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Mònica Girona-Alarcon; Sara Bobillo-Perez; Anna Sole-Ribalta (et al.)
Sara L. Van Driest; Sarita M. Madell; Kimberly Crum (et al.)
Brian Heilman; María Rosario Castro Bernardini; Kimberly Pfeifer
This report provides six new insights
on the unfolding crisis of care, along with PL+US highlighting the need
for paid leave, policy changes that are intersectional and that account
for and remedy existing inequalities, and better inclusion in
decision-making of those individuals with a clear view of inequalities.
This report is the first in a series of similar polls in the #HowICare Project which will be published by Oxfam International in four other countries: UK, Canada, Philippines, and Kenya.
The connection between civic space, civil society engagement and access to healthcare has been sharply highlighted during the COVID-19 pandemic. Civil society around the world has mobilised to bring attention to the needs of the most vulnerable people, and demonstrated the invaluable role it plays in addressing inequities and championing health for all. It is this commitment and zeal that will make UHC possible. This study sets out why accountability is vital to achieving universal health coverage. It also makes the case for protecting and expanding civic space as a way of encouraging civic engagement, resulting in accountability. We put forward recommendations to governments and global health actors to improve meaningful civil society inclusion in health governance.
Indar Kumar Sharawat; Prateek Kumar Panda
Marloes van Gorp; Heleen Maurice‐Stam; Layla C. Teunissen (et al.)
Dominic Richardson; Alessandro Carraro; Victor Cebotari; Anna Gromada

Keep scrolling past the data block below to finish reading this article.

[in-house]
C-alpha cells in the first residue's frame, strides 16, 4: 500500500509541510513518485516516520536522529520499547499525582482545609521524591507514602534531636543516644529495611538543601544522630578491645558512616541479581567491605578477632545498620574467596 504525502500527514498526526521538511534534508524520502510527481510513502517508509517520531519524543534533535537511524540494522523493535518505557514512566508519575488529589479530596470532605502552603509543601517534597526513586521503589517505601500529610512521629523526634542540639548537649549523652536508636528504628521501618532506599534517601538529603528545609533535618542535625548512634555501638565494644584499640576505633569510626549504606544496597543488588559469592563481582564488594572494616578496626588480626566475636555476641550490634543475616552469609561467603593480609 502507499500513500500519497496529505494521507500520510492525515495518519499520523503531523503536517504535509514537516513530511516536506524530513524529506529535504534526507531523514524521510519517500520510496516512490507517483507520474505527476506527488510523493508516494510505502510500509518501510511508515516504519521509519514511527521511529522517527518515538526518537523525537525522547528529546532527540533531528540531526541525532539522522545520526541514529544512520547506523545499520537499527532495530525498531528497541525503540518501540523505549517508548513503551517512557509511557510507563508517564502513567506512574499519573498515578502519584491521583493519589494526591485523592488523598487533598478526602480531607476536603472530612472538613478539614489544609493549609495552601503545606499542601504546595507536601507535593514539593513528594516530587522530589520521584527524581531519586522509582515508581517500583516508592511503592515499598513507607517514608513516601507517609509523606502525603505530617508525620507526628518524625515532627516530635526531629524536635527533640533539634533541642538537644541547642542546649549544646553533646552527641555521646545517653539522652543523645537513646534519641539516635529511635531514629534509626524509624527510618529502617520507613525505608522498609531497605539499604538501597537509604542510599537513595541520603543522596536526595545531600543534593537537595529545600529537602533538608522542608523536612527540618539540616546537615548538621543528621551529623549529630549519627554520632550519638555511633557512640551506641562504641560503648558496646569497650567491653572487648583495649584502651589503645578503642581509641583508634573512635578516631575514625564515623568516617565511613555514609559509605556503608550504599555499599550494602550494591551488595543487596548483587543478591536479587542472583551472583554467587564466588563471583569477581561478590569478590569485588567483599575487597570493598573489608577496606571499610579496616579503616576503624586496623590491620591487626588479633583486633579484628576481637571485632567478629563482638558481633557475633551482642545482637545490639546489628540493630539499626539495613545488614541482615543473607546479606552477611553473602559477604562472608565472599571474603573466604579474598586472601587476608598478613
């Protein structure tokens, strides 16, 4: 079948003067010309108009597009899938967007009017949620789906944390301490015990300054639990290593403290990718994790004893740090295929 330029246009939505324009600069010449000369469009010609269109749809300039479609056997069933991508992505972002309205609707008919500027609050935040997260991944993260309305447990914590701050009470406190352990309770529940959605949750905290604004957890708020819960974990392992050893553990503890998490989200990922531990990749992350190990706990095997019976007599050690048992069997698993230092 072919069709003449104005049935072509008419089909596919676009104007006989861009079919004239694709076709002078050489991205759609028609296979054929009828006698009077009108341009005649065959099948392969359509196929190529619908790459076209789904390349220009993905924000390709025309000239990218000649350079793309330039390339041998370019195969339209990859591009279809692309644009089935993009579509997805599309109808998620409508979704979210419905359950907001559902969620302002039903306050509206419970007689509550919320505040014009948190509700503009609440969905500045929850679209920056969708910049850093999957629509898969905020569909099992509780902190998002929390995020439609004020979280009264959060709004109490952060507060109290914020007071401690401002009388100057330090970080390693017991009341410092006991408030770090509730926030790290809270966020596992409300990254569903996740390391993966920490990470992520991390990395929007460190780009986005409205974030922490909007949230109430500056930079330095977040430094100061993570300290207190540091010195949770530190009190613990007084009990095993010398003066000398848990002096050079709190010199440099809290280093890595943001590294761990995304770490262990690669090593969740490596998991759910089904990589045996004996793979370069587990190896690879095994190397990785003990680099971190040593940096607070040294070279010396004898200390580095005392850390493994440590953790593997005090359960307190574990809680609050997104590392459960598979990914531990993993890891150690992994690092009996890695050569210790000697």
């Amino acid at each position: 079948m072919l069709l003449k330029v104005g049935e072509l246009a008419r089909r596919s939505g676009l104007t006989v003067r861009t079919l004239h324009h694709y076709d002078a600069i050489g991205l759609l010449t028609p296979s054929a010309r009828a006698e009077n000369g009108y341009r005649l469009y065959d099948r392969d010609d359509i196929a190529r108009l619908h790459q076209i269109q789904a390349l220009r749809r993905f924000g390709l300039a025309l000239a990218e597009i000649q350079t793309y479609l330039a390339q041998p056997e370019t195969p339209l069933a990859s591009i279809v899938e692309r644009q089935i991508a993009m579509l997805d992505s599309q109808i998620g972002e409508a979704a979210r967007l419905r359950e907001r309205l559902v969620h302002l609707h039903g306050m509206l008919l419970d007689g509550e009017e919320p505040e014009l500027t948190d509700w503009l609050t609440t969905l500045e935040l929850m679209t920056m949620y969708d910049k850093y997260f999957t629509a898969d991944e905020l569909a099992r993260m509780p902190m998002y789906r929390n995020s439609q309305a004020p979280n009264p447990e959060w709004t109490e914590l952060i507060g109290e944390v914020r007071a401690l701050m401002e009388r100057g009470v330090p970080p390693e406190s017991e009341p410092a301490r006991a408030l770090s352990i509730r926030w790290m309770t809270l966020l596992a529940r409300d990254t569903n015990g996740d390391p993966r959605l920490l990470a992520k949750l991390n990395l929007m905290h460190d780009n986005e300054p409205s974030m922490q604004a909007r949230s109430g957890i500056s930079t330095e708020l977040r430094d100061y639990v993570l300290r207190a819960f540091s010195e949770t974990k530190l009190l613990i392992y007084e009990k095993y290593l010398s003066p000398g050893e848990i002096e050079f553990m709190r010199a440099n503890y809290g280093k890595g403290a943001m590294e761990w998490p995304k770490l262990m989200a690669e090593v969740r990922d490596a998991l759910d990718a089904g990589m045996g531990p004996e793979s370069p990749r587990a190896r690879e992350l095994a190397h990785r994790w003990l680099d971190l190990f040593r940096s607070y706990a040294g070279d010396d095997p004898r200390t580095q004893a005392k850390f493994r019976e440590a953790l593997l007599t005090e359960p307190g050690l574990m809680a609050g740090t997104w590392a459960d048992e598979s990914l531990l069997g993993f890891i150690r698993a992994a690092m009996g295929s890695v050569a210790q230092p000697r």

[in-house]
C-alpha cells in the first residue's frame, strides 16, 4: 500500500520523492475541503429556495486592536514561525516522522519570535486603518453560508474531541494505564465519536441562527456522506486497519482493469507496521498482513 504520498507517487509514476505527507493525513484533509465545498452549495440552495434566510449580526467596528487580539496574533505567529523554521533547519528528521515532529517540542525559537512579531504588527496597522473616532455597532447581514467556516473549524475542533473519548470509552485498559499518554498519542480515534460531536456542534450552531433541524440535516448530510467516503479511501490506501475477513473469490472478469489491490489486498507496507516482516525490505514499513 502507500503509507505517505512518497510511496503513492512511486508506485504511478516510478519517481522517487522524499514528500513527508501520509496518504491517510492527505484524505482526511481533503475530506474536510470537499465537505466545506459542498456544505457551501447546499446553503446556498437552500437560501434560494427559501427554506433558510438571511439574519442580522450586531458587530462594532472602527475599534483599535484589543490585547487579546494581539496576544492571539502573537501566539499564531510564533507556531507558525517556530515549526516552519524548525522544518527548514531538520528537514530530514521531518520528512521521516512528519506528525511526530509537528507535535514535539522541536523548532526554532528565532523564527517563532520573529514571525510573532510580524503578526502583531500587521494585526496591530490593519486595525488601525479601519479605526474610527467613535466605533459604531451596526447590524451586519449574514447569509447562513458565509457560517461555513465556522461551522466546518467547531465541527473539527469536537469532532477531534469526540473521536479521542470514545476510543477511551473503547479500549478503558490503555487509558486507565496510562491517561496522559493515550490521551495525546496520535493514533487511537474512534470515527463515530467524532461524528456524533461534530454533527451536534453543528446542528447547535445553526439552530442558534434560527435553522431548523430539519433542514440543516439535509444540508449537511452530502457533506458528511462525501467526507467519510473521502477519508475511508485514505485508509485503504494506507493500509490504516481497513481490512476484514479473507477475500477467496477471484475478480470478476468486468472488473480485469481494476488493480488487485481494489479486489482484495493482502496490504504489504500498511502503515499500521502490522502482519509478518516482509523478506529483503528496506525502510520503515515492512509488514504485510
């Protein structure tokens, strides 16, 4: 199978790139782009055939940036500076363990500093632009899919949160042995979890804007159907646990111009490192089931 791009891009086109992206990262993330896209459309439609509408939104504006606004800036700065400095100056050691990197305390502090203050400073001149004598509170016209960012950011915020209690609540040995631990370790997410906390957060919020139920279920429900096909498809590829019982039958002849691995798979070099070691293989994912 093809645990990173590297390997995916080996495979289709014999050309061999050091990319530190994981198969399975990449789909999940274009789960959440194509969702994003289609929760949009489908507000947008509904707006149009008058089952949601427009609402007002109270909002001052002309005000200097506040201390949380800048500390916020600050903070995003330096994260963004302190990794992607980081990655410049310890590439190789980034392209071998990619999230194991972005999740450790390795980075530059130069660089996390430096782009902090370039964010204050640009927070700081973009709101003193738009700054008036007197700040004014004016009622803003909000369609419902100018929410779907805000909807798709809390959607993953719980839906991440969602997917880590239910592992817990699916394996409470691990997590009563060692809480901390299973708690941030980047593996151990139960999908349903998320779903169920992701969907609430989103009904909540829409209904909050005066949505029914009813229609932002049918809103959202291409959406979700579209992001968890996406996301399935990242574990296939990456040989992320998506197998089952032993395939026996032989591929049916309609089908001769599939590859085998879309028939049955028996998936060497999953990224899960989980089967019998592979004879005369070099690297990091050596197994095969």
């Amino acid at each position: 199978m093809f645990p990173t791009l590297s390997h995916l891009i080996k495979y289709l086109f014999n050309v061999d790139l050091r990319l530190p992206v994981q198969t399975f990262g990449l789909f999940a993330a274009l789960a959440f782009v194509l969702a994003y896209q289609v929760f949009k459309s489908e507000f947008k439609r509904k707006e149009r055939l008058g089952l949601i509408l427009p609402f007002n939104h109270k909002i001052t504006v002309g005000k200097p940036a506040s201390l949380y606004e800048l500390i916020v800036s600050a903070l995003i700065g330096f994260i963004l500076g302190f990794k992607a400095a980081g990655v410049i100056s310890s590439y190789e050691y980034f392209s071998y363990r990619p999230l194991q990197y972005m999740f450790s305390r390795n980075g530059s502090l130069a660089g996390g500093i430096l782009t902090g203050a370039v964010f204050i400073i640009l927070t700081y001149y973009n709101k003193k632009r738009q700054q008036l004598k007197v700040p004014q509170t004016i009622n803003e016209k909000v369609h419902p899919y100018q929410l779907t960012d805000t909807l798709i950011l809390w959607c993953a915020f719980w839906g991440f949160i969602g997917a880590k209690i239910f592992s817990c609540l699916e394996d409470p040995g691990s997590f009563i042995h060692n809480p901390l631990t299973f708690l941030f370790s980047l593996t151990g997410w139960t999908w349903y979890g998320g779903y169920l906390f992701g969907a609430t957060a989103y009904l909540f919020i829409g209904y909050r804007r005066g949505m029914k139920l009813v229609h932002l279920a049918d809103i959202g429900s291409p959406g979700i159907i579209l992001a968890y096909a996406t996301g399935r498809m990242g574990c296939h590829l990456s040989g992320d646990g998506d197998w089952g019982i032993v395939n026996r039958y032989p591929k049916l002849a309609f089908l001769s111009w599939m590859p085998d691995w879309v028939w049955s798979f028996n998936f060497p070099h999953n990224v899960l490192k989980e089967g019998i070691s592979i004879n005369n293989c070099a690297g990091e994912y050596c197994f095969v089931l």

Antoine Martenot; Imad Labbassi; Amélie Delfils-Stern (et al.)
Shaili Amatya Amatya; Tammy E. Corr; Chintan K. Gandhi (et al.)
Nick Spencer; Rita Nathawad; Emmanuele Arpin (et al.)
Inequity in routine childhood vaccination coverage is well researched. Pandemics disrupt infrastructure and divert health resources from preventive care, including vaccination programmes, leading to increased vaccine preventable morbidity and mortality. COVID-19 control measures have resulted in coverage reductions. We conducted a rapid review of the impact of pandemics on existing inequities in routine vaccination coverage. PICO search framework: Population: children 0–18 years; Intervention/exposure: pandemic/epidemic; Comparison: inequality; Outcome: routine vaccination coverage. The review demonstrates a gap in the literature as none of the 29 papers selected for full-paper review from 1973 abstracts identified from searches met the inclusion criteria.
Masood Sadiq; Omeir Ali Aziz; Uzma Kazmi (et al.)
The COVID-19 pandemic has created the largest disruption of education systems in history, affecting nearly 1.6 billion school-age children in more than 190 countries. Already last year, 250 million school-age children being out of school, the world was facing a “learning crisis”. But now with the COVID-19 pandemic, this crisis could turn into a generational catastrophe. While many children will continue with their education once schools reopen, others may never return to school. Current estimates indicate that 24 million children will never return to the classroom and among those, disproportional number of girls. To avert this crisis, we need to reimagine how we deliver good quality and inclusive education to the world children. Among other things, this calls for urgent investments in school health and nutrition programmes and create the conditions for children to lead healthy lives. This also includes health and nutrition literacy offered through the curriculum and through counselling in the school health services which provides young people with knowledge, skills, values, culture and behaviours they need to lead healthy, empowered lives.
UNICEF Innocenti's Children and COVID-19 Library is a database collecting research from around the world on COVID-19 and its impacts on children and adolescents.
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COVID-19 & Children: Rapid Research Response
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